Quitting destructive drinking is the easy part - staying quit is the hard part. What do you do tonight, tomorrow, next weekend, when you go on vacation, for the rest of your life?
Okay, I Quit. Now What? is filled with practical strategies and concepts to make the most out of living sober. Many people expect too much out of life just because they quit drinking. This is an honest and raw view of life after liquor. Living sober can be the greatest thing you ever do - but you must be an active participant in your own Re-Invention to get the most out of sobriety.
This thought provoking audiobook will get you thinking and planning your new sober lifestyle. Personal responsibility and pride are the foundation of the principles.
This is not a 12-step audiobook or religious based. It is nontraditional and sometimes controversial. Adult language and situations are used in this audiobook. Not for the timid or bashful. It is written for those of us who want to control our destructive drinking and live a fully engaged, normal life.
©2010 Mark A. Tuschel (P)2010 Mark A. Tuschel
There are surprisingly few audio books available that deal exclusively with the topic of quitting alcohol. However, Mark Tuschel has written and narrated his views and experience on this sensitive subject in a potent way and effective way.
Refreshingly, he doesn't hold back and tells us exactly what he thinks about the challenges within oneself and, just as importantly, the social challenges with giving up drinking. Since alcohol is so pervasive in our society, the voices for abstinence are few. Tuschel's high volume narration of his book tries to make up for this and will help anyone who is in the process of taking a personal stand against this destructive drug.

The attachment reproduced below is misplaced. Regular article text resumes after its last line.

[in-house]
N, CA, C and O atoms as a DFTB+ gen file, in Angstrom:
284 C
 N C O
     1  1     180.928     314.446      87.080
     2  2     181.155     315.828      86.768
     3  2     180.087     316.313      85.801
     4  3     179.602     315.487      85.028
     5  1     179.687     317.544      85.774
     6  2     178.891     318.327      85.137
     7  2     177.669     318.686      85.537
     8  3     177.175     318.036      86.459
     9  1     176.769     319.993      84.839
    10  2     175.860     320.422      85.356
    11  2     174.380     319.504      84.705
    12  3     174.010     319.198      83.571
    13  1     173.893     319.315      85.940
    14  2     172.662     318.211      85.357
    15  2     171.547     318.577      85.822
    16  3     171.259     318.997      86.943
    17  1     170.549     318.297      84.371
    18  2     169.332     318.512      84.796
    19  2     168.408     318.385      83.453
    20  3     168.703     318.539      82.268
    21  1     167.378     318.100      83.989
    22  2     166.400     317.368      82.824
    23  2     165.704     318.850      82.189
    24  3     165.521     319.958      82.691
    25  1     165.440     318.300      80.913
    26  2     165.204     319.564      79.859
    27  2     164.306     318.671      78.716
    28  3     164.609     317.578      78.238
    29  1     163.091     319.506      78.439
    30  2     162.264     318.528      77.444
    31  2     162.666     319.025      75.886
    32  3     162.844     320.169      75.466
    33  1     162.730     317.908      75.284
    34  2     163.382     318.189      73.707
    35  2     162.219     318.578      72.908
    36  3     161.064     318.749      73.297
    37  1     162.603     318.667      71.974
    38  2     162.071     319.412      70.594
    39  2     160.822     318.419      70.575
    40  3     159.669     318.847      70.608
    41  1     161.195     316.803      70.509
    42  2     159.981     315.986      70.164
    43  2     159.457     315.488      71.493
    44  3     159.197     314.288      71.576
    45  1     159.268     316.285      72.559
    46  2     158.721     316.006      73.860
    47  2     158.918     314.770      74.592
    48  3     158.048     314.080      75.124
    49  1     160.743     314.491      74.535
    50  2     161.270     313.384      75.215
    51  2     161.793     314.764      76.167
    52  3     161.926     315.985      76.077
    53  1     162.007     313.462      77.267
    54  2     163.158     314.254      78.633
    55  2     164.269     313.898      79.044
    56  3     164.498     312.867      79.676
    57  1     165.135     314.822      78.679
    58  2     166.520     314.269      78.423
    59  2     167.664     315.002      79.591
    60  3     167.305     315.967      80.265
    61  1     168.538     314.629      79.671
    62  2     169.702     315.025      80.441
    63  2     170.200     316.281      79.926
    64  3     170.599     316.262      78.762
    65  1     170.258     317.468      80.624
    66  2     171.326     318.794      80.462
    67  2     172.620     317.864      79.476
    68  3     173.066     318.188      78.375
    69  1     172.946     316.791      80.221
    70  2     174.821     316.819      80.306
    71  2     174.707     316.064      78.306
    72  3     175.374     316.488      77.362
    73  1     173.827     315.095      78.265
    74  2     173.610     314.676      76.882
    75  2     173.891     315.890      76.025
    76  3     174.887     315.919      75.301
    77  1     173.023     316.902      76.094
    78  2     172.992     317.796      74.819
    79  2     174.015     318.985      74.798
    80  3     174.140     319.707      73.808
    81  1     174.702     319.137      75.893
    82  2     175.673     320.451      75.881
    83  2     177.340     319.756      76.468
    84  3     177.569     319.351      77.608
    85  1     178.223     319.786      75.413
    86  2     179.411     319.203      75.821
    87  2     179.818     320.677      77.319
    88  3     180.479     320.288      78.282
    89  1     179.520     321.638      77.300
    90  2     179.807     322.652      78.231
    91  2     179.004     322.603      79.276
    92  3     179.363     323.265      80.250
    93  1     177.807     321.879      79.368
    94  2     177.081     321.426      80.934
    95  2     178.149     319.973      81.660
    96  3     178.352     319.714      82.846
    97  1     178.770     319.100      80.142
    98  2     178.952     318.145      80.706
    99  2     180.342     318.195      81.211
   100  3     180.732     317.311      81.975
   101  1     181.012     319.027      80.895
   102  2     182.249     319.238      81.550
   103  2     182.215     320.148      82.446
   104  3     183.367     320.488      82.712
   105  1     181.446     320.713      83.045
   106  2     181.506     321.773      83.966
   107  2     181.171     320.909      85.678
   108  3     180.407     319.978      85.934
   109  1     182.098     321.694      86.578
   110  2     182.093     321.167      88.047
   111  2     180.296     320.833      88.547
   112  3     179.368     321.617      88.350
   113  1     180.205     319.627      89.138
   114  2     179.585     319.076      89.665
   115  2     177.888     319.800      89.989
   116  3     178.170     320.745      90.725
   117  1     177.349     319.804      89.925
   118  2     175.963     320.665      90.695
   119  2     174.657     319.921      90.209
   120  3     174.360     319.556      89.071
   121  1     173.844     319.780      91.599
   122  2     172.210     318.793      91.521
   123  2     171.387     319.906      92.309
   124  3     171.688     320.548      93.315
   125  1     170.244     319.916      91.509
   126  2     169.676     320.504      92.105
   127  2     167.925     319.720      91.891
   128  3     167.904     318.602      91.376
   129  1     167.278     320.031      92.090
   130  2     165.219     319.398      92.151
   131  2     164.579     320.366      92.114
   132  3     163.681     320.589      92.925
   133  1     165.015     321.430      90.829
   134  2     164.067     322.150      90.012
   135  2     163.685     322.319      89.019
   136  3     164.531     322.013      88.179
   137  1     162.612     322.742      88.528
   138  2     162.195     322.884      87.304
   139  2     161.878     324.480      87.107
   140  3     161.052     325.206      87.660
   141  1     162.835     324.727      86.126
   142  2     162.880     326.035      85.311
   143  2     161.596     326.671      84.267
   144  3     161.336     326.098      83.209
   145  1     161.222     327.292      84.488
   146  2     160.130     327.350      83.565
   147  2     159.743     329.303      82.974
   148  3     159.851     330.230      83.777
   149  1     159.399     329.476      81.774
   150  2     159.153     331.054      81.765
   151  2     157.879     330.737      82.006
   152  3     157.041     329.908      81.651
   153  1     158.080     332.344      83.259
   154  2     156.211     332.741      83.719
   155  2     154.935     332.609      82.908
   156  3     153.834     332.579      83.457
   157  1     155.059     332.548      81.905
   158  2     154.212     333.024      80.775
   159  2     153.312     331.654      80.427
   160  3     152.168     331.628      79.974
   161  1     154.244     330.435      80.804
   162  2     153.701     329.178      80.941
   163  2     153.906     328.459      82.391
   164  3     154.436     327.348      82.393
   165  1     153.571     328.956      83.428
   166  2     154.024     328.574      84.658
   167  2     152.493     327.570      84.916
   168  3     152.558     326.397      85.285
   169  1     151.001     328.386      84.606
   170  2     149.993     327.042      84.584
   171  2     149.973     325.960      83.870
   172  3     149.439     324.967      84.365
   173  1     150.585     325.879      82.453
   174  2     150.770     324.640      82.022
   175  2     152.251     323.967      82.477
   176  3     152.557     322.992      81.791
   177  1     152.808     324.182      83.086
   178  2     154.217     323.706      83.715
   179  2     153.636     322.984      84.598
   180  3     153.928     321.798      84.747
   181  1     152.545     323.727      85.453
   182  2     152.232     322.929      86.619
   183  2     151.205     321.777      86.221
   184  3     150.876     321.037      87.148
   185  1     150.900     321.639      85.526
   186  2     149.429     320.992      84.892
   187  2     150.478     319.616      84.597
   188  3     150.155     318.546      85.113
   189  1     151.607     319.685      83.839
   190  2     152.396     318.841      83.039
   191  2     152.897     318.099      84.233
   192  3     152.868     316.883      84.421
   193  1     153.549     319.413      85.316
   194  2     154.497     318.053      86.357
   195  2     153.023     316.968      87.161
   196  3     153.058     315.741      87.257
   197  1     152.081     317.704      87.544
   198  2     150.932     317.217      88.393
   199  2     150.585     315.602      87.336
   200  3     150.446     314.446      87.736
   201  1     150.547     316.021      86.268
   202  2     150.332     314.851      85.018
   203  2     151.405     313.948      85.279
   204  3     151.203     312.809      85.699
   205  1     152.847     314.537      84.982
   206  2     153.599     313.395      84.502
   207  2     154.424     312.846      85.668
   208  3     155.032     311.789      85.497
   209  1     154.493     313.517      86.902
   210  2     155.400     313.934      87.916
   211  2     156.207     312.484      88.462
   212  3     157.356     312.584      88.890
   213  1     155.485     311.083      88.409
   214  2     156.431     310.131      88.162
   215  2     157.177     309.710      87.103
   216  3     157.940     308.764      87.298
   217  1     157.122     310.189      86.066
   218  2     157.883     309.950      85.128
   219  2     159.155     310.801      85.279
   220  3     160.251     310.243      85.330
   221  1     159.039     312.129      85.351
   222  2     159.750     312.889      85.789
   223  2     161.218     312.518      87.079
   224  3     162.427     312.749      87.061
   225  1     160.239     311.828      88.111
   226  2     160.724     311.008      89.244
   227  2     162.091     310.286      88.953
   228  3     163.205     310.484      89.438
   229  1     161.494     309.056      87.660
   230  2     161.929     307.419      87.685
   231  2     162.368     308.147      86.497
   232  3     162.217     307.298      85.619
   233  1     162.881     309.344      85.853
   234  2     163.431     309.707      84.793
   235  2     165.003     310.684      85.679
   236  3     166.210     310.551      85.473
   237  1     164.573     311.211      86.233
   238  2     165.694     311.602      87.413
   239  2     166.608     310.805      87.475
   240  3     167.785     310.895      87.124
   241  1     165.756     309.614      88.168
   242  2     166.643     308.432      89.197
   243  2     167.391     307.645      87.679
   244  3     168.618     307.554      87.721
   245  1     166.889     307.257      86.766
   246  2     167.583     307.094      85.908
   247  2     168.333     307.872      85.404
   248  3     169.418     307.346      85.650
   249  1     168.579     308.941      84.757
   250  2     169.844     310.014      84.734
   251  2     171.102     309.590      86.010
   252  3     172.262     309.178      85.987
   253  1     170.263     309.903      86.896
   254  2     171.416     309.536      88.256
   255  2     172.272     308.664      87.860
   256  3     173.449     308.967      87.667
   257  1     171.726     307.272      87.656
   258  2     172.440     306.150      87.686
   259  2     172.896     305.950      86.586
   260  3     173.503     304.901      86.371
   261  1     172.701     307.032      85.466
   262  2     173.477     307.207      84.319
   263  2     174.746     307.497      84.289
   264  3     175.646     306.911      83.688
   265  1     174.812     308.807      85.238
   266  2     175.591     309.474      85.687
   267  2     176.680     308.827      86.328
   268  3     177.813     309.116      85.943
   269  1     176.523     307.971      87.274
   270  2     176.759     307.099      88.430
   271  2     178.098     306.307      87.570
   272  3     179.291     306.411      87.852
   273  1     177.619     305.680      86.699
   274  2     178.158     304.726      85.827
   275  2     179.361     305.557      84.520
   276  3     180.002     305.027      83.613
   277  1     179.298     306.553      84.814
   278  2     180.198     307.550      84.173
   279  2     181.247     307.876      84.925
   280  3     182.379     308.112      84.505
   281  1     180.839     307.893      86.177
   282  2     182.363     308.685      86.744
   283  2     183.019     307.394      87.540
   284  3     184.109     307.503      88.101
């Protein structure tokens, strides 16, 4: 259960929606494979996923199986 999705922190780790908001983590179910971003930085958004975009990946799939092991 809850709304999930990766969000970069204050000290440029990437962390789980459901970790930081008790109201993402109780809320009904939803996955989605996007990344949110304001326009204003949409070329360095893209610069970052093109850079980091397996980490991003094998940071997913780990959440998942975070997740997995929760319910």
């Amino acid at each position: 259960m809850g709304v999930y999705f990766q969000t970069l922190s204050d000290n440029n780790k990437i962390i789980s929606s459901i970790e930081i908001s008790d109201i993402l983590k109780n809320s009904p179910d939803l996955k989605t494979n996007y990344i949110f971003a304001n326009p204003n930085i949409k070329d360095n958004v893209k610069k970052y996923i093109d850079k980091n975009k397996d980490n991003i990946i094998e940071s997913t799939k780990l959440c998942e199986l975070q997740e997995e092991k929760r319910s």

He unashamedly criticizes twelve step programs and the idea that alcoholism is a disease in that both of these concepts tend to absolve one of personal responsibility. His narrative is directed at Joe Six Packs, without any psychobabble or New Age platitudes. He addresses the challenges of dealing with lost friendships, relationships and guilt over past drunken behavior that often arise when one gives up booze. He fully admits that life may not be as "exciting" living sober, but it can be happier and more meaningful.
I highly recommend this refreshingly direct and powerful approach to this topic and applaud Tuschel for his courage in sharing his personal experiences and views.
This is absolutely one of the best things I have ever heard on this subject. He is funny, smart and a joy to listen to. This has been better than any self help book I have ever encountered. Thank you Mark!
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